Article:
70 men from Canada received the Victoria Cross, Britain’s highest award for gallantry, during the First World War. As part of the Centenary Commemorations the people of the United Kingdom marked their gratitude to those courageous men by presenting a bronze memorial plaque to their home country engraved with their names. The plaque is now displayed at the British High Commission Ottawa. This archive tells their stories.
Name: Alexander Picton Brereton
DOB: 13 November 1892
Place of Birth: Oak River, Manitoba, Canada
Date of Action: 9 August 1918
Place of Action: near Warvillers, France
Regiment: 8th Battalion, Canadian Expeditionary Force
Alexander Picton Brereton was born on 13 November 1892 in Oak River, Manitoba, Canada. He was working as a barber before enlisting with the 8th Battalion, Canadian Expeditionary Force during the First World War.
Corporal Brereton was awarded the Victoria Cross for his bravery on 9 August 1918 near Warvillers in France. His citation explains:
For most conspicuous bravery during an attack, when a line of hostile machine guns opened fire suddenly on his platoon, which was in an exposed position, and no cover available. This gallant N.C.O. at once appreciated the critical situation and realised that unless something was done at once the platoon would be annihilated. On his own initiative, without a moment’s delay, and alone, he sprang forward and reached one of the hostile machine-gun posts, where he shot the man operating the machine gun and bayoneted the next one who attempted to operate it, whereupon nine others surrendered to him. Cpl. Brereton’s action was a splendid example of resource and bravery, and not only undoubtedly saved many of his comrades’ lives, but also inspired his platoon to charge and capture the fire remaining posts.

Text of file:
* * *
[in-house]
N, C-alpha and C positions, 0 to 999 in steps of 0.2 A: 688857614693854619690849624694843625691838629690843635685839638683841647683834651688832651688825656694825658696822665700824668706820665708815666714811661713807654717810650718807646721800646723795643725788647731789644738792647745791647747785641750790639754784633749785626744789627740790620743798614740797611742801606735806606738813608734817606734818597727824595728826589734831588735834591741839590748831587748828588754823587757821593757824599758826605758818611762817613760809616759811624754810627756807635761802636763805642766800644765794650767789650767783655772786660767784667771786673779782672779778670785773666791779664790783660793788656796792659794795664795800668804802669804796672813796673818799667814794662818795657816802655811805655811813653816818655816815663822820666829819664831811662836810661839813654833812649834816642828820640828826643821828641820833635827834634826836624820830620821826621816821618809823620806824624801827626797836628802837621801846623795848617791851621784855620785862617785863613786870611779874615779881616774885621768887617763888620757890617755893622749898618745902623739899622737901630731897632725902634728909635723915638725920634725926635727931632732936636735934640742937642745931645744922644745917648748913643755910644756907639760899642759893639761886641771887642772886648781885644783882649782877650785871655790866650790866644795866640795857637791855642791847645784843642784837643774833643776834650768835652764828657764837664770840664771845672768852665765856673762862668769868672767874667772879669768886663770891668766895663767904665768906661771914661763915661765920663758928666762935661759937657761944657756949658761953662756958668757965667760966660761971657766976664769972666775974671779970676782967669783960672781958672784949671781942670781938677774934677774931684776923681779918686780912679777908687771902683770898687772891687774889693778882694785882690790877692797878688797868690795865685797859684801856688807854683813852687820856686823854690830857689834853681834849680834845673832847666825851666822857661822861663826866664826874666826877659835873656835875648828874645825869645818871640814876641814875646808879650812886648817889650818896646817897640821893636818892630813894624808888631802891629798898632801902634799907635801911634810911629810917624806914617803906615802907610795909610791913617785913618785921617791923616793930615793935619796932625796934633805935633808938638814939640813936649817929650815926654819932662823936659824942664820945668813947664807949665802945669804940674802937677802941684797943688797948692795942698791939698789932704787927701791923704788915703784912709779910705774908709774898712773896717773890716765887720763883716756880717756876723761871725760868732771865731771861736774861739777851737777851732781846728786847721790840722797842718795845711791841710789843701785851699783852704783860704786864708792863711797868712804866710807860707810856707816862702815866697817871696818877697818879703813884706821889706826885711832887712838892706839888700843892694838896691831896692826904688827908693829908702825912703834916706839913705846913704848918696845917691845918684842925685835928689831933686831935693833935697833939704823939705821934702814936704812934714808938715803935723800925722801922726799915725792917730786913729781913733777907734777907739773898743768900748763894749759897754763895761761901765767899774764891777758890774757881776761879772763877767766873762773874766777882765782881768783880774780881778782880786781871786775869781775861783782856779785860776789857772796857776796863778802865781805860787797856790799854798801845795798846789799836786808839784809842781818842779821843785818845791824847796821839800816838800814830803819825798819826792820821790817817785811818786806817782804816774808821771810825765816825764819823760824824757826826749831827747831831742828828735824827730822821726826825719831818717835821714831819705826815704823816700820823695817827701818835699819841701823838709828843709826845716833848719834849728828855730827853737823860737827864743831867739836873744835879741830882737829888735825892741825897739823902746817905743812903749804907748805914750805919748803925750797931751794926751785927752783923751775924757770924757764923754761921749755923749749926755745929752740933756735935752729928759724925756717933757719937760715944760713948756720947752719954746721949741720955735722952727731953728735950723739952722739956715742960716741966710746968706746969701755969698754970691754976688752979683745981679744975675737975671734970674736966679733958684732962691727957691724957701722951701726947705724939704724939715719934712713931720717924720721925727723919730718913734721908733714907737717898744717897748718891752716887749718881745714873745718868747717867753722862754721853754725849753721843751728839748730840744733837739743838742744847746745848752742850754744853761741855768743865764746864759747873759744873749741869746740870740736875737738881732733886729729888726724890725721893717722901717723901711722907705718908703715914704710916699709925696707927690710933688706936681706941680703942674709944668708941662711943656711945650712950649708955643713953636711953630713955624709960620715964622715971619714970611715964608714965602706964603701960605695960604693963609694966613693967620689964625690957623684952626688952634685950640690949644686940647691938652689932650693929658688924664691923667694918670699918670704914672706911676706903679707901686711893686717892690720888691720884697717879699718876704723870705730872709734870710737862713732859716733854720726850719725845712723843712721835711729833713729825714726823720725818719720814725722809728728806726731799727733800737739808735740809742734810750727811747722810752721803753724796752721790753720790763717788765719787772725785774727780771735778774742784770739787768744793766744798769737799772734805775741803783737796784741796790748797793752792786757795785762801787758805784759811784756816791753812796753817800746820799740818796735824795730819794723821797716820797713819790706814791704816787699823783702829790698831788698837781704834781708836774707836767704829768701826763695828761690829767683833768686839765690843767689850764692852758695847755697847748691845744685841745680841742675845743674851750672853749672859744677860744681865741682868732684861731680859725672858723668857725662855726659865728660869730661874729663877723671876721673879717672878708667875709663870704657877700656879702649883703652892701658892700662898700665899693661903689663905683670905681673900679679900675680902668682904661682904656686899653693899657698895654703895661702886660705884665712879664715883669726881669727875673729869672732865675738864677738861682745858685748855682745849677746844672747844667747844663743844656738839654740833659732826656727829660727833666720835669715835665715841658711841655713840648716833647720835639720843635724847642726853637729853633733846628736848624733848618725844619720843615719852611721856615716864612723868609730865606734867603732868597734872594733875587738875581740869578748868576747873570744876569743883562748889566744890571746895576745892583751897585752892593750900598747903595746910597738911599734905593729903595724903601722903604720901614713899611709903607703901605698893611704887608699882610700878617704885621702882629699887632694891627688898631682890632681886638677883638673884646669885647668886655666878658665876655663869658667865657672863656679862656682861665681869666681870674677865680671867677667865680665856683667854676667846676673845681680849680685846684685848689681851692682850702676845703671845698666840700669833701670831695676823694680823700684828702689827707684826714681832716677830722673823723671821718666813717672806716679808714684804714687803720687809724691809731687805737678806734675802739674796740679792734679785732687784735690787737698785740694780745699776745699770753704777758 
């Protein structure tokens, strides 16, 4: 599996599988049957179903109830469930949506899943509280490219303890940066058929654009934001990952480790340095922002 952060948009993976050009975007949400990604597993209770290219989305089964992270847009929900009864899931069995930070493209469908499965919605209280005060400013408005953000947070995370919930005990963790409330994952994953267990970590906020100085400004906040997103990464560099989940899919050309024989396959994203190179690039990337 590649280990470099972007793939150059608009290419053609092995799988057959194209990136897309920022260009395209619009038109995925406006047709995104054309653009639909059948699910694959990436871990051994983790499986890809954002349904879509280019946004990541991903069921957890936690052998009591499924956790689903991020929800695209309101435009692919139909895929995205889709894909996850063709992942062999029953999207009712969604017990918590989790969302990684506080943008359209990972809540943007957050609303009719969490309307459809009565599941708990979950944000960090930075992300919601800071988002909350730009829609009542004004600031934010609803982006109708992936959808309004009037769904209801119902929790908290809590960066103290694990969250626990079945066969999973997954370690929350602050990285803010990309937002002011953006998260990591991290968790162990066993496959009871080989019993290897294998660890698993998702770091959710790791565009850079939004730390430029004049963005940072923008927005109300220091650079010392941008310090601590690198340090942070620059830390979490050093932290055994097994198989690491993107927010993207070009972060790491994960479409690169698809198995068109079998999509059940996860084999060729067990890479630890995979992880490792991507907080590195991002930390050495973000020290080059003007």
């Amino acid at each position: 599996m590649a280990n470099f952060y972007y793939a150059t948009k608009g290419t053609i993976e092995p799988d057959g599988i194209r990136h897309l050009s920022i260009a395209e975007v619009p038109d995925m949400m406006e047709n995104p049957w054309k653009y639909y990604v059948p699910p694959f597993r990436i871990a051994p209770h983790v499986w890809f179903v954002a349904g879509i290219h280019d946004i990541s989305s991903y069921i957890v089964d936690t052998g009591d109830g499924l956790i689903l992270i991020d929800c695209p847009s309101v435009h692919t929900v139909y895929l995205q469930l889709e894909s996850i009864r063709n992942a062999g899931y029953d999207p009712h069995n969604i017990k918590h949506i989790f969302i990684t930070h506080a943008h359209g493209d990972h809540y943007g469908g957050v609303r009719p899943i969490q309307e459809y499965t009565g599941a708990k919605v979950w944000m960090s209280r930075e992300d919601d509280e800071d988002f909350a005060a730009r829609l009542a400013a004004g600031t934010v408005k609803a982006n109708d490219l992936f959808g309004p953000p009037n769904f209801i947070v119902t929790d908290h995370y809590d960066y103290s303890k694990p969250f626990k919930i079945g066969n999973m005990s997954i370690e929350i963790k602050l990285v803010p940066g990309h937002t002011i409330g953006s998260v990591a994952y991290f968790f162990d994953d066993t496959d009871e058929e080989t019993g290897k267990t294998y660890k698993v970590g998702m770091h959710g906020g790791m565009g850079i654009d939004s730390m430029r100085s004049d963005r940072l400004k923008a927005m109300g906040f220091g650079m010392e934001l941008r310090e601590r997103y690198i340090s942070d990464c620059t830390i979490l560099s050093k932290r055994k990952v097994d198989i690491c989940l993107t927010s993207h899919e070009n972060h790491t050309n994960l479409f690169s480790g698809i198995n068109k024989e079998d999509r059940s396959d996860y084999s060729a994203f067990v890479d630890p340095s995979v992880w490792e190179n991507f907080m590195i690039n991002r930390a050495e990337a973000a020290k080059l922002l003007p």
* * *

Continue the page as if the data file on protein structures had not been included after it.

Brereton returned to Canada, married and had a family. He died in 1976 in Calgary, Alberta. His Victoria Cross is part of the Lord Ashcroft Gallery at the Imperial War Museum, London.